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Bible Reflections View Comments

May God Give You Peace
By Diane M. Houdek
Source: Bringing Home the Word
Published: Sunday, July 7, 2013
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I was looking for a small gift for a friend the other day and ended up browsing the Quotable line of magnets, mugs, and other items. I found a wonderful quote from Ralph Waldo Emerson: “Finish each day and be done with it. You have done what you could. Some blunders and absurdities no doubt crept in; forget them as soon as you can. Tomorrow is a new day. You shall begin it serenely and with too high a spirit to be encumbered with your old nonsense.”

It came to mind as I was looking at the readings for this Sunday. We can be so focused on what we don’t have that we miss what we do have. We can be so consumed by what we haven’t done that we take for granted all that we have in fact accomplished. And always we hold on to grudges and resentments, sometimes not even realizing that we’re doing it. We spend far too much of our time criticizing, whether we’re pointing fingers at our own weakness or at other people’s failures. We are, in Emerson’s words, encumbered by old nonsense.

In the Gospel, Jesus sends his disciples out to spread the message of the kingdom. To do this well, they needed to be wholly committed to their task. And they needed to make sure that their focus was on spreading the Good News. This is why Jesus counsels them not to dwell on those who reject the message. The act of shaking the dust of unrepentant towns from their feet is less an act of rejection than it is a way of setting themselves free of destructive attitudes of revenge and retribution.

Just before today’s passage from Luke, we read that Jesus and his disciples were passing through a town in Samaria that rejected them. Luke tells us Jesus’s response was simply to go on to the next town. James and John, loyal followers that they were, wanted to call down fire on the townspeople. When the disciples return to him with stories of their success, it becomes clear that they are a bit intoxicated with their first taste of the power of God working through them. Jesus again says, “Do not rejoice that the powers are subject to you. Rejoice rather that your names are written in heaven.”

Power is always a danger among those who lead. If that power is not consciously turned toward doing good for others, the temptation to take out one’s frustrations, old hurts, and unhealed wounds on those who stand in opposition or are simply weaker can be difficult to overcome.

Pope Francis has been consistently preaching to the cardinals, bishops, and priests in Rome—and throughout the Church—to remain humble and guard against the urge to misuse power for their own advancement. Like Jesus with his disciples, he is reminding them to stay focused on the commitment to Christ and to God’s people that lies at the heart of every true vocation. This applies to us as well, whatever our state in life.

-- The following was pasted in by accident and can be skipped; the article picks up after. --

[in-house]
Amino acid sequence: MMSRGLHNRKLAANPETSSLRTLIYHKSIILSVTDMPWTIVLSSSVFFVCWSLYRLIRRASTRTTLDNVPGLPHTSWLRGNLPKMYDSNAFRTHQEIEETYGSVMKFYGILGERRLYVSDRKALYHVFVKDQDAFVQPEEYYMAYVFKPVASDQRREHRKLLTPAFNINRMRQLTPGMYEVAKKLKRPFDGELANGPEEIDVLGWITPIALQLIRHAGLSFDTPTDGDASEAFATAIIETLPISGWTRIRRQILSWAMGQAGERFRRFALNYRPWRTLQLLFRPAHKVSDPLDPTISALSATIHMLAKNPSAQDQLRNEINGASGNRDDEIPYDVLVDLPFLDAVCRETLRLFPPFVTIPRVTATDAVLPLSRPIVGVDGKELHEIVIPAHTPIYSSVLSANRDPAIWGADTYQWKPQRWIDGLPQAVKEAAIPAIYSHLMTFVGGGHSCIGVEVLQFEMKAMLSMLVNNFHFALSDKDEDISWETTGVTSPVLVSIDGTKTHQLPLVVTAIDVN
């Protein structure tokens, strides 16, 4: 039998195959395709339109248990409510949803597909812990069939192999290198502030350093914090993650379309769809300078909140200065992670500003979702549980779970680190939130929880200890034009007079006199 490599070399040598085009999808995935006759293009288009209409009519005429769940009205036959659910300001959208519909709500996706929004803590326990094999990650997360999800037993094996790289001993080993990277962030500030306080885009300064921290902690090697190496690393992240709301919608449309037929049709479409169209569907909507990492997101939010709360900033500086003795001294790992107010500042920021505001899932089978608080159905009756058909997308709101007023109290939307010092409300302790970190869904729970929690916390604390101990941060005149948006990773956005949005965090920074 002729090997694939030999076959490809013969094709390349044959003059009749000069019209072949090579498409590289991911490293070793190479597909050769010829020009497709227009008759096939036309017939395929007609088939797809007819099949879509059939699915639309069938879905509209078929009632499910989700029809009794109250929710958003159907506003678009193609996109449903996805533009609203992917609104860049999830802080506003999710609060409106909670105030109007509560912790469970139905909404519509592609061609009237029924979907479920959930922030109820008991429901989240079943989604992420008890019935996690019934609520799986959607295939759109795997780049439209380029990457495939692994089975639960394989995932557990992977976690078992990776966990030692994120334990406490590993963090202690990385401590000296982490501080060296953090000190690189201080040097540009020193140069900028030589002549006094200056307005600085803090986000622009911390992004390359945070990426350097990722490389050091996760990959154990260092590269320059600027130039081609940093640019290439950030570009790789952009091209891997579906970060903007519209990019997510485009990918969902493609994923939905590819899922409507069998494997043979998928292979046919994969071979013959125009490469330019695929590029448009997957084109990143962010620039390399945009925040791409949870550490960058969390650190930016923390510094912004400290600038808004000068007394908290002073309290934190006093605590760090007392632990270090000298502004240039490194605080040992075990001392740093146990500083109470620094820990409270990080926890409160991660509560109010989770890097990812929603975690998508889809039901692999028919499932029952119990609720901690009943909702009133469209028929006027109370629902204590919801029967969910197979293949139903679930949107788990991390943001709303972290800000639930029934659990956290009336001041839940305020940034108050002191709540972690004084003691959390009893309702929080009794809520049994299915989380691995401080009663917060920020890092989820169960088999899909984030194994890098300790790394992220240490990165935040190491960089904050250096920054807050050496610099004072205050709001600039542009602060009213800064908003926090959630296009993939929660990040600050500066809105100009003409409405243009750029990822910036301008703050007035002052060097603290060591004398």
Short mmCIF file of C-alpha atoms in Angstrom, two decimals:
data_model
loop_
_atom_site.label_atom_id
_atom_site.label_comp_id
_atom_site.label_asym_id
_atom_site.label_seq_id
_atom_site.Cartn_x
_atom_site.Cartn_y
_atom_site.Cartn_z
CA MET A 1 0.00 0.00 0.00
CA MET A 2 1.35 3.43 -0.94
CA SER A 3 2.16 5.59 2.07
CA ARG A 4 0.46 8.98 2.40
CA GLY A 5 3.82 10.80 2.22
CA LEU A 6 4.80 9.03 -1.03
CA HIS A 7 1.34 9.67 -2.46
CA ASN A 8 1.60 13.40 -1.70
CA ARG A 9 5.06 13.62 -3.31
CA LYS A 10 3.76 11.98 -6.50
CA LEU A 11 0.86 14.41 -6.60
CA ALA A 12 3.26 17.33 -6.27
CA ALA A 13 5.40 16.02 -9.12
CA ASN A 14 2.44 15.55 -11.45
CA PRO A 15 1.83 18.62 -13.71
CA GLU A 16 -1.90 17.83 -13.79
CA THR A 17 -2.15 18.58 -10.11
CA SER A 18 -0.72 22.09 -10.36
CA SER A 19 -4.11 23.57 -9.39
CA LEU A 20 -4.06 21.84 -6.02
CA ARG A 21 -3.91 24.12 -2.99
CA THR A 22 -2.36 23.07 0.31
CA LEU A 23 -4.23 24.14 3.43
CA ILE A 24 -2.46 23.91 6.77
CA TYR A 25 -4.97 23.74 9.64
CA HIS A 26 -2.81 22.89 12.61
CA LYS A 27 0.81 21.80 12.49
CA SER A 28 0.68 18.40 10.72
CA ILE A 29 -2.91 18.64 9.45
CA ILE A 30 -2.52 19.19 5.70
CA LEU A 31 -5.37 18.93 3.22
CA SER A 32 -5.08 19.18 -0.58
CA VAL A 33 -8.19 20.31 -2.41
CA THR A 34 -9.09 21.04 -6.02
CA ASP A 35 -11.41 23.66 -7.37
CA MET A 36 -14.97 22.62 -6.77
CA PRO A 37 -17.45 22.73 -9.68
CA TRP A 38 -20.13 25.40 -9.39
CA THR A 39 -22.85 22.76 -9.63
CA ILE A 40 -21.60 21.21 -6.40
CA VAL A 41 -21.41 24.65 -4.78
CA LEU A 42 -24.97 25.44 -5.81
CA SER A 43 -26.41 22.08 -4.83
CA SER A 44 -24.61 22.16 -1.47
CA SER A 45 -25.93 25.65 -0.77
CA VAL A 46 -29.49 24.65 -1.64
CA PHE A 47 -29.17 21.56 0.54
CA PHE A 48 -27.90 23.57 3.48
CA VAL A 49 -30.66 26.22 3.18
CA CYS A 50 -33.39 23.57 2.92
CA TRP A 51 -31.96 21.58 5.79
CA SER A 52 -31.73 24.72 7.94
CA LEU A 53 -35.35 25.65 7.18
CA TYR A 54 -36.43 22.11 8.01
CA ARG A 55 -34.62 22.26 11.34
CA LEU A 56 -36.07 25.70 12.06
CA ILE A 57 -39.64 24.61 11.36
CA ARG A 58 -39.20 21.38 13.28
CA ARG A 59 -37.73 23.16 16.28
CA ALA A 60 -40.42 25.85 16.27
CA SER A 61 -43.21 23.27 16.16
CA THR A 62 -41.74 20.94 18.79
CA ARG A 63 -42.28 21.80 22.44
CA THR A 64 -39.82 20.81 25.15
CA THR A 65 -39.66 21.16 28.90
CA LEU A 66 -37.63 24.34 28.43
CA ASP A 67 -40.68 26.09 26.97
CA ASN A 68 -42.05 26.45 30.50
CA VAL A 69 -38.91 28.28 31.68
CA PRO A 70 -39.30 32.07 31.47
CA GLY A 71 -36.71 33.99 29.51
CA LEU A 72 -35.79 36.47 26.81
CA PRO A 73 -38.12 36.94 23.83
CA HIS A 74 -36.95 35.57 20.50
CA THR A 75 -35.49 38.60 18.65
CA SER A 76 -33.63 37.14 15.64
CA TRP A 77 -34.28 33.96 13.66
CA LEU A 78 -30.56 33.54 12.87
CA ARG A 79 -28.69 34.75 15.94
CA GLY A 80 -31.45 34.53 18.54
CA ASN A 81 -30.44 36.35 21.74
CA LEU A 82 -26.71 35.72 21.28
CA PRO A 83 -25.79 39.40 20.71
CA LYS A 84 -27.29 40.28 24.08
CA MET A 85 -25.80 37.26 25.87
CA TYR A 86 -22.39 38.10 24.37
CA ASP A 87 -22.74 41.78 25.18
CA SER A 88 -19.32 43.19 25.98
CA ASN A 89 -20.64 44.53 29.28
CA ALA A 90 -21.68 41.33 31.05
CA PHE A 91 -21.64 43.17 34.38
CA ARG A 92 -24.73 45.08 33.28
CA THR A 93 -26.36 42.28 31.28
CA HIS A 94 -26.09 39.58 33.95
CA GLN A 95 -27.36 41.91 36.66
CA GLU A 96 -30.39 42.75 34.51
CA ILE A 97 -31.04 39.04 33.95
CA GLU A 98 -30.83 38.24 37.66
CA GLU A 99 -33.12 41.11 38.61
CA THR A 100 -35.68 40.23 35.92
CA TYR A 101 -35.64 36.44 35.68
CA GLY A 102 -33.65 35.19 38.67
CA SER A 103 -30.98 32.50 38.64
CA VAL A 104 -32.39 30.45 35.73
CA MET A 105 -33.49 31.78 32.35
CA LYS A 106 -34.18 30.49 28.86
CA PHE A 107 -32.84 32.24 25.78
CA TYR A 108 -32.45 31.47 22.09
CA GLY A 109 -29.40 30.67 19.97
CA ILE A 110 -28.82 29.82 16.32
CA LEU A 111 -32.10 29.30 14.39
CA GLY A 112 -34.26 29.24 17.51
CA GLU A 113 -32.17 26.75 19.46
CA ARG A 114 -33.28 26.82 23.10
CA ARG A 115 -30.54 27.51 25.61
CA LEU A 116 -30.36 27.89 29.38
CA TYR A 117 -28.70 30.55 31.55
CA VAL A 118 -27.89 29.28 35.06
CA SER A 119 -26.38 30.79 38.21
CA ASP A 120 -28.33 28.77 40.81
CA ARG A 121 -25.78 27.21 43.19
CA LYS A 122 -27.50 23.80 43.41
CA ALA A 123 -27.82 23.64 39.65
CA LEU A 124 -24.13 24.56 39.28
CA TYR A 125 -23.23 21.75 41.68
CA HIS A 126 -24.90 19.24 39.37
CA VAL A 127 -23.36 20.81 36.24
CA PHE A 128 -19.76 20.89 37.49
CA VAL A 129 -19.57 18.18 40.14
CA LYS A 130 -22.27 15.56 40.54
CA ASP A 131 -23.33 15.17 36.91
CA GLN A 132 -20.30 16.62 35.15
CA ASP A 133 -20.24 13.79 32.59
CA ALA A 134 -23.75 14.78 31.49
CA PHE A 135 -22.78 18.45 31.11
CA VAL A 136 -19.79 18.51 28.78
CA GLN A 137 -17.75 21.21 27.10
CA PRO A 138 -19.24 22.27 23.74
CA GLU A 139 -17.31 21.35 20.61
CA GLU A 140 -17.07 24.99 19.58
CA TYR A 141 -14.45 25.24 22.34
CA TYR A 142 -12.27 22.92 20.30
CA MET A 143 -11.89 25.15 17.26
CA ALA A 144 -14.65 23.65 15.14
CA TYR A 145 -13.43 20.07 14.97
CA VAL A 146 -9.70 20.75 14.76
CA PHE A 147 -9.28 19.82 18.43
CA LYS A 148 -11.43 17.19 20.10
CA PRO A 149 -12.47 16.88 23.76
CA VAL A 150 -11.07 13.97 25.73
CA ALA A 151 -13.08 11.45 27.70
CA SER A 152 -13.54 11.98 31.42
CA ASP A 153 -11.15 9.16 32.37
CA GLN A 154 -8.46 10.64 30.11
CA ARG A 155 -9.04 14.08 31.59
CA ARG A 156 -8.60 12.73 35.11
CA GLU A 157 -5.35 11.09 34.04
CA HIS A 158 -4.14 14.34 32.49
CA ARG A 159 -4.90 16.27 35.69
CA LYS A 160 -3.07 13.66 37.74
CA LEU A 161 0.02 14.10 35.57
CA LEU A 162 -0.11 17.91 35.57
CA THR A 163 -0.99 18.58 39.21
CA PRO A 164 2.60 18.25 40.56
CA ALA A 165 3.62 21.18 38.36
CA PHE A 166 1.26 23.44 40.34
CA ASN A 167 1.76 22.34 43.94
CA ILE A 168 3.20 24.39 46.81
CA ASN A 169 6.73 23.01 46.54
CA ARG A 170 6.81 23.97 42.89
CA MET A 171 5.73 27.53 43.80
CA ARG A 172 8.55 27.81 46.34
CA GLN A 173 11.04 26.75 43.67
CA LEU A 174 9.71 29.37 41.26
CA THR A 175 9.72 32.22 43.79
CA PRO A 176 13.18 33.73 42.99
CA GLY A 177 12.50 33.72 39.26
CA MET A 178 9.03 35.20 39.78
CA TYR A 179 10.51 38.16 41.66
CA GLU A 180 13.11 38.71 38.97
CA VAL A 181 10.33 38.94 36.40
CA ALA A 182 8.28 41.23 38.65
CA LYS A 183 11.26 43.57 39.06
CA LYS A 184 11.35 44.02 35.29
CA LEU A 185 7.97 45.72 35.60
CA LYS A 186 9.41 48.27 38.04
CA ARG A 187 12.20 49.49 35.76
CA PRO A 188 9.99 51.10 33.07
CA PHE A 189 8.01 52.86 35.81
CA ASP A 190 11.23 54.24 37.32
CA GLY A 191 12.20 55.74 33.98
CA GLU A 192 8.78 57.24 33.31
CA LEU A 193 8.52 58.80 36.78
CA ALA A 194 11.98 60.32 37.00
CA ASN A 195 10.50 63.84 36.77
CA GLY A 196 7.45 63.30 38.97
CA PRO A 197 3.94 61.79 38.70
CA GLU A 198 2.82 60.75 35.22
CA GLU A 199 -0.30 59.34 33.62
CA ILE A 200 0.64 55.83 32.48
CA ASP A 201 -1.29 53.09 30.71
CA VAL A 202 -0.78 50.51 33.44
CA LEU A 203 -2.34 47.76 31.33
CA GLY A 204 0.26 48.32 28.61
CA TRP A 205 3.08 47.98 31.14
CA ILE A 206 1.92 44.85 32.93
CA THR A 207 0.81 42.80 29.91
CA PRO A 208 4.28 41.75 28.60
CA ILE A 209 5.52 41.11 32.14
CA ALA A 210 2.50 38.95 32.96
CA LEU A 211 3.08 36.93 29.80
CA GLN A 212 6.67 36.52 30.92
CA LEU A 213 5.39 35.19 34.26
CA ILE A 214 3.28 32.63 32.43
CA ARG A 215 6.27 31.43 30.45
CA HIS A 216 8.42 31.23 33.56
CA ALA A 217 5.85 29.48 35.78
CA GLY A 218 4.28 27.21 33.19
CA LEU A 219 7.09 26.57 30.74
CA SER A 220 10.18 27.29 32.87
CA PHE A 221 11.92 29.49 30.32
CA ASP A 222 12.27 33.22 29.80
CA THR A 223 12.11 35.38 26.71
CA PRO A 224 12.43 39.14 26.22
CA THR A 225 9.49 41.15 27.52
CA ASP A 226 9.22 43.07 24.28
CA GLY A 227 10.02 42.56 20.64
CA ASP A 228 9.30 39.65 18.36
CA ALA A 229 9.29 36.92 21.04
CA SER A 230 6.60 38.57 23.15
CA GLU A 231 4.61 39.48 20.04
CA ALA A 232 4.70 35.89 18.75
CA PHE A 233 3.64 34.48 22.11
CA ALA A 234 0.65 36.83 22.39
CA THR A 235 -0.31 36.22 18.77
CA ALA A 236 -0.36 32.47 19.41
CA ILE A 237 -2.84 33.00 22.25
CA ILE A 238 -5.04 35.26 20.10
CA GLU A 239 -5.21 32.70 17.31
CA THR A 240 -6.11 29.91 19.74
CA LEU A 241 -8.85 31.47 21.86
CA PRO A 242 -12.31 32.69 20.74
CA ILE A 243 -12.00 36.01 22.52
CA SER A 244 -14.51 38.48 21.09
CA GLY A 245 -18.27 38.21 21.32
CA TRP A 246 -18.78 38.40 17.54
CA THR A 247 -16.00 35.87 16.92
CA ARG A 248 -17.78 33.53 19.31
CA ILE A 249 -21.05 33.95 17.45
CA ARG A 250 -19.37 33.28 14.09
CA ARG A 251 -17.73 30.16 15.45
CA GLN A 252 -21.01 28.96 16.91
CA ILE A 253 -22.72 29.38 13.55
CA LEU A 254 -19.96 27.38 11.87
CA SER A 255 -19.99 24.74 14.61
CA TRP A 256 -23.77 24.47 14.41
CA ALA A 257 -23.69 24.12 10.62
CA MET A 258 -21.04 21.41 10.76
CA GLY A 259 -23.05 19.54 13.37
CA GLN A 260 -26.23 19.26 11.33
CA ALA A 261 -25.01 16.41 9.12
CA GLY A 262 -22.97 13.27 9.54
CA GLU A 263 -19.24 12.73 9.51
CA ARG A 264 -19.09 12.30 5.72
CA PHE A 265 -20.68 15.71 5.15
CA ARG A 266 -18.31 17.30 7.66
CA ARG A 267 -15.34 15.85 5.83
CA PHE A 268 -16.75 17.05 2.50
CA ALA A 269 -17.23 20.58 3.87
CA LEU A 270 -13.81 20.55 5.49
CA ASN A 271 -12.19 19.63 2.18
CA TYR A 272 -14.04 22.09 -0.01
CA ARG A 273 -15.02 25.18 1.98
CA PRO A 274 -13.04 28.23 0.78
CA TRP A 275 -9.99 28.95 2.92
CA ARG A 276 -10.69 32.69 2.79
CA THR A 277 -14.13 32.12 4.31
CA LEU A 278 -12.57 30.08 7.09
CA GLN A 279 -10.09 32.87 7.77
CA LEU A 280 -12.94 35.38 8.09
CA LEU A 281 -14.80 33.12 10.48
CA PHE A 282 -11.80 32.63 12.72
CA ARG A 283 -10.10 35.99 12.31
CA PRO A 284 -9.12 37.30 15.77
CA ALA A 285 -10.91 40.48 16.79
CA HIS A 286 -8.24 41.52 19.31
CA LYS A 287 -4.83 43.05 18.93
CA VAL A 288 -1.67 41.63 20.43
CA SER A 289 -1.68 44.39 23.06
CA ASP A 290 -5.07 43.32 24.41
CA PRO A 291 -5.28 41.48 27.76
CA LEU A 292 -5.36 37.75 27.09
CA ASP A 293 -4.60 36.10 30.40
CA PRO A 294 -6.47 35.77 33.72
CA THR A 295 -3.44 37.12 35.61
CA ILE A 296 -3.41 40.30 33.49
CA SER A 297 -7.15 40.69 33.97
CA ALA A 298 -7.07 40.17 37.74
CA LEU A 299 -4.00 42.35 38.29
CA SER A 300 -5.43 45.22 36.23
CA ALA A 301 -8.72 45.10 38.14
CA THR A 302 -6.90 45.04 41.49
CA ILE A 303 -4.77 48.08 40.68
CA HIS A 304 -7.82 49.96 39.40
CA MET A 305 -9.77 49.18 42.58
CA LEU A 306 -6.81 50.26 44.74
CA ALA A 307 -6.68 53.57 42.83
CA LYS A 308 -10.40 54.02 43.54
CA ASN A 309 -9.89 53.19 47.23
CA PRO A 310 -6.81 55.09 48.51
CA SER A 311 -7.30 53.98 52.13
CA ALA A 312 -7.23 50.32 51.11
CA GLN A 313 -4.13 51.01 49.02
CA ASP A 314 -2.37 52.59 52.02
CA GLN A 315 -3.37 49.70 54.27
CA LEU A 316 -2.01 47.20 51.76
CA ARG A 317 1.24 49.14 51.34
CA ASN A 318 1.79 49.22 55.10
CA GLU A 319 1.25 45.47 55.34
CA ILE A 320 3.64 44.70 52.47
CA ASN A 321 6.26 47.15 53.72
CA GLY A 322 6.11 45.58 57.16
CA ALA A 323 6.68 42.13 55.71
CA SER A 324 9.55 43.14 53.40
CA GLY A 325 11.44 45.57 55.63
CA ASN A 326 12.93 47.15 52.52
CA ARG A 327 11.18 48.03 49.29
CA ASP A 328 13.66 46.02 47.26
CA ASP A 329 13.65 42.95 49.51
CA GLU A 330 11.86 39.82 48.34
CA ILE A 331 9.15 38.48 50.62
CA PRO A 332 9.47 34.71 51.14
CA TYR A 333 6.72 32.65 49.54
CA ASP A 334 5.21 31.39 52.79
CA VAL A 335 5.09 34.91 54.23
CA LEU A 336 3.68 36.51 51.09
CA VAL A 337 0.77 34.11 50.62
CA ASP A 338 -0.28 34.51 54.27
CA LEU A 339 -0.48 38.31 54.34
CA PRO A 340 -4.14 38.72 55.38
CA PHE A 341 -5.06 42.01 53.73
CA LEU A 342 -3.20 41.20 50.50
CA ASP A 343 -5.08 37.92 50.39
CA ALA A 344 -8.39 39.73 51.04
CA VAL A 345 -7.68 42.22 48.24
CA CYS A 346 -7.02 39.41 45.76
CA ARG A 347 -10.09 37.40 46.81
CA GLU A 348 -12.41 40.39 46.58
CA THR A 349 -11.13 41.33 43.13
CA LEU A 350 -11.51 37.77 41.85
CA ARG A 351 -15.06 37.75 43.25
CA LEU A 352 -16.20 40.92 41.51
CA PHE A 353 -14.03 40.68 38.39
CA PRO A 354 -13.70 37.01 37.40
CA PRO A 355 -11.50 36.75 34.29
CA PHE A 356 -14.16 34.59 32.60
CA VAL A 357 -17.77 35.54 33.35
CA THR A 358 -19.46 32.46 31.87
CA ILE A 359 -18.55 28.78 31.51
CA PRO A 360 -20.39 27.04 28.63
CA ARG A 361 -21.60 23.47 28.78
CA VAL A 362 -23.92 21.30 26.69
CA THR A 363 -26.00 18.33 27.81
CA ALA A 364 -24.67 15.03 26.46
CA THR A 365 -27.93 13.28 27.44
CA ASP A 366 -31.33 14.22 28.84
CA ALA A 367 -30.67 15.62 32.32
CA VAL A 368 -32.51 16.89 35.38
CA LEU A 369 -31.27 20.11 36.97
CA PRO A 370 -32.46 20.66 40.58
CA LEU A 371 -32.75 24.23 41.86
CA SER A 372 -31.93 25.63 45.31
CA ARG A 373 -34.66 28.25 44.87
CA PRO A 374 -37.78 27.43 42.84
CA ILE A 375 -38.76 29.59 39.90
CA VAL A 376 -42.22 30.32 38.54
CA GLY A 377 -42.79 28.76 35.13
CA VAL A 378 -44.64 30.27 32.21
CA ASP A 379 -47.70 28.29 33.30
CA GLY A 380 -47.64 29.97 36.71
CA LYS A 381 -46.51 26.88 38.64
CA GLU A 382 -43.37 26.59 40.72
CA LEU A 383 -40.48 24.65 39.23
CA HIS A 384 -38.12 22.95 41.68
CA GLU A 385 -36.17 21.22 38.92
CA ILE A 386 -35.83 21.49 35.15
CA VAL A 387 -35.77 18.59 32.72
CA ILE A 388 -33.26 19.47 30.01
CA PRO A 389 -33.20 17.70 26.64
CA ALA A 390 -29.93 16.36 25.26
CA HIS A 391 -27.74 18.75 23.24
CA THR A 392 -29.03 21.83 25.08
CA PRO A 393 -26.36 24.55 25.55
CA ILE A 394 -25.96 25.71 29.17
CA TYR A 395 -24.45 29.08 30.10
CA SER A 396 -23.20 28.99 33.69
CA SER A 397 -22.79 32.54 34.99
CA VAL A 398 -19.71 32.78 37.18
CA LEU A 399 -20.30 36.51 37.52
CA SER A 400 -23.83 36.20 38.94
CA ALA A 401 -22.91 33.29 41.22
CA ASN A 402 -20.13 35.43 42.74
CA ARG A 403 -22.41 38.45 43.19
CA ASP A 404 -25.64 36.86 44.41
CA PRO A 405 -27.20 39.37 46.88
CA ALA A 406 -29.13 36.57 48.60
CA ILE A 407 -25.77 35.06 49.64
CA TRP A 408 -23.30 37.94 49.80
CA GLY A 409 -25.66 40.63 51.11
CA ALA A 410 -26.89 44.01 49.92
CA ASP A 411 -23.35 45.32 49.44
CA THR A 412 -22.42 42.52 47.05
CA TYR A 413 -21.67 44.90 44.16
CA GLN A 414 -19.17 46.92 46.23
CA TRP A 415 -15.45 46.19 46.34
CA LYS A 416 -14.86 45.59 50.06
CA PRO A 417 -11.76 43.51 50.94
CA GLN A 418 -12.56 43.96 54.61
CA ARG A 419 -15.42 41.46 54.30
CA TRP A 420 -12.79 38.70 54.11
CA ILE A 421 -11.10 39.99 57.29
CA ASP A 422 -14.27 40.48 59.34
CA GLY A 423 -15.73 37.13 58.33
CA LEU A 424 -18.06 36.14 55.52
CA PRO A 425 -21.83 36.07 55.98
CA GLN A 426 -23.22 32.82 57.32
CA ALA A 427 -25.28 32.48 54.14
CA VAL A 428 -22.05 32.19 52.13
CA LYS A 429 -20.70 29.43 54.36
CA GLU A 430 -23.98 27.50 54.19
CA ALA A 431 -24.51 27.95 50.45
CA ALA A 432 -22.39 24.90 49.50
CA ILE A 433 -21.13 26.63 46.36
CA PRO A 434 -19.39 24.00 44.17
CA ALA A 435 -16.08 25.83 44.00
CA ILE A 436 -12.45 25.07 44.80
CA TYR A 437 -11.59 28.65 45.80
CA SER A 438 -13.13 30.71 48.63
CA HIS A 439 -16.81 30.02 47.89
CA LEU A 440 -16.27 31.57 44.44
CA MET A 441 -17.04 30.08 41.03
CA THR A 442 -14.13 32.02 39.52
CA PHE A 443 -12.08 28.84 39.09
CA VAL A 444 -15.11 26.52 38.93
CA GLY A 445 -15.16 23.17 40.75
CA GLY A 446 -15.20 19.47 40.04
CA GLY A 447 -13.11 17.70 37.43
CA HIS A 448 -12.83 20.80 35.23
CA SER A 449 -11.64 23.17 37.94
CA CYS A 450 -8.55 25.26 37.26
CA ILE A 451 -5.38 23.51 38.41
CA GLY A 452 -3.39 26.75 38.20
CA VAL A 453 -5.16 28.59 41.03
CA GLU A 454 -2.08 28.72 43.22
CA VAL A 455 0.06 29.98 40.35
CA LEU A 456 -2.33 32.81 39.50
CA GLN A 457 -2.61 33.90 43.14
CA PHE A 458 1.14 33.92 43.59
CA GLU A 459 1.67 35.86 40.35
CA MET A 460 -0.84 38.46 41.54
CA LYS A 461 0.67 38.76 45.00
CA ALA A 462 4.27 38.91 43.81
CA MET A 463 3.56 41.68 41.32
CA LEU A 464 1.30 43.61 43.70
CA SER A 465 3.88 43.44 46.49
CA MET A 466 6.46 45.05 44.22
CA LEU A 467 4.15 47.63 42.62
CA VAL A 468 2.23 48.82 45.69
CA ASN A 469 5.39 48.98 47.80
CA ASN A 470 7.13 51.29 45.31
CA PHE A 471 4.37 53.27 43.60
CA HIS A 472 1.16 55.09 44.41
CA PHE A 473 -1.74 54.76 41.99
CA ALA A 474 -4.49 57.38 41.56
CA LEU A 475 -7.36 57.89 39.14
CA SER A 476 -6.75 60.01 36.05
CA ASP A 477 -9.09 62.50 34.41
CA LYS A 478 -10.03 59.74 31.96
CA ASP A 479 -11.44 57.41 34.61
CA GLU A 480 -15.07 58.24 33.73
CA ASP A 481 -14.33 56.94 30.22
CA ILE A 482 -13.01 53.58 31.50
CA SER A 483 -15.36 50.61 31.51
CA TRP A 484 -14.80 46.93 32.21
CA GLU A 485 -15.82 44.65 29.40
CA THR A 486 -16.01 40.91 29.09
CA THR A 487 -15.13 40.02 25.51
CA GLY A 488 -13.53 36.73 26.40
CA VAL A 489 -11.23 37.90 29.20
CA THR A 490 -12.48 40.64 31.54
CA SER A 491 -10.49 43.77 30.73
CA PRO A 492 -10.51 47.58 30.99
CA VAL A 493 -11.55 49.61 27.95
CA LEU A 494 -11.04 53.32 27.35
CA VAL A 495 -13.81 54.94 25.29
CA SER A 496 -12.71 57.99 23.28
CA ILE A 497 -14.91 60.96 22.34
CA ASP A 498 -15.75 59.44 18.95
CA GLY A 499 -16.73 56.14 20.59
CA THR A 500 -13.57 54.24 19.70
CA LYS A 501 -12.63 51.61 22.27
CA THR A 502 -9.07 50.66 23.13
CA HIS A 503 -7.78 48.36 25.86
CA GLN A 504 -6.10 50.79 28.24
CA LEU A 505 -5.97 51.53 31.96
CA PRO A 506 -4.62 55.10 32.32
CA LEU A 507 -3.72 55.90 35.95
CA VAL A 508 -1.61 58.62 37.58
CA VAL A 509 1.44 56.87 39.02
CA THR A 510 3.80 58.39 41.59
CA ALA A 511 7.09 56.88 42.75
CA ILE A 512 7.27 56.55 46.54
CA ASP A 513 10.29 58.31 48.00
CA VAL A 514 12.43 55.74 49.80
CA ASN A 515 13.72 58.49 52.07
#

More than anything else, the message of the kingdom of God is one of peace. We are called to be at peace with God, with others, with ourselves. Jesus tells us, “Peace is my gift to you.” Like any gift, it is ours to receive. But in order to open our hands to God, we have to let go of the things of this world.



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Alphonsus Rodriguez: Tragedy and challenge beset today’s saint early in life, but Alphonsus Rodriguez found happiness and contentment through simple service and prayer. 
<p>Born in Spain in 1533, Alphonsus inherited the family textile business at 23. Within the space of three years, his wife, daughter and mother died; meanwhile, business was poor. Alphonsus stepped back and reassessed his life. He sold the business and, with his young son, moved into his sisters’ home. There he learned the discipline of prayer and meditation. </p><p>Years later, at the death of his son, Alphonsus, almost 40 by then, sought to join the Jesuits. He was not helped by his poor education. He applied twice before being admitted. For 45 years he served as doorkeeper at the Jesuits’ college in Majorca. When not at his post, he was almost always at prayer, though he often encountered difficulties and temptations. </p><p>His holiness and prayerfulness attracted many to him, including St. Peter Claver, then a Jesuit seminarian. Alphonsus’s life as doorkeeper may have been humdrum, but he caught the attention of poet and fellow-Jesuit Gerard Manley Hopkins, who made him the subject of one of his poems. </p><p>Alphonsus died in 1617. He is the patron saint of Majorca.</p> American Catholic Blog People mess up, and it’s especially hard to watch as our children and other young people go down paths we know are likely to lead to heartbreak. Providing gentle guidance when it’s needed, and love even when that guidance isn’t followed, helps them to start fresh.

 
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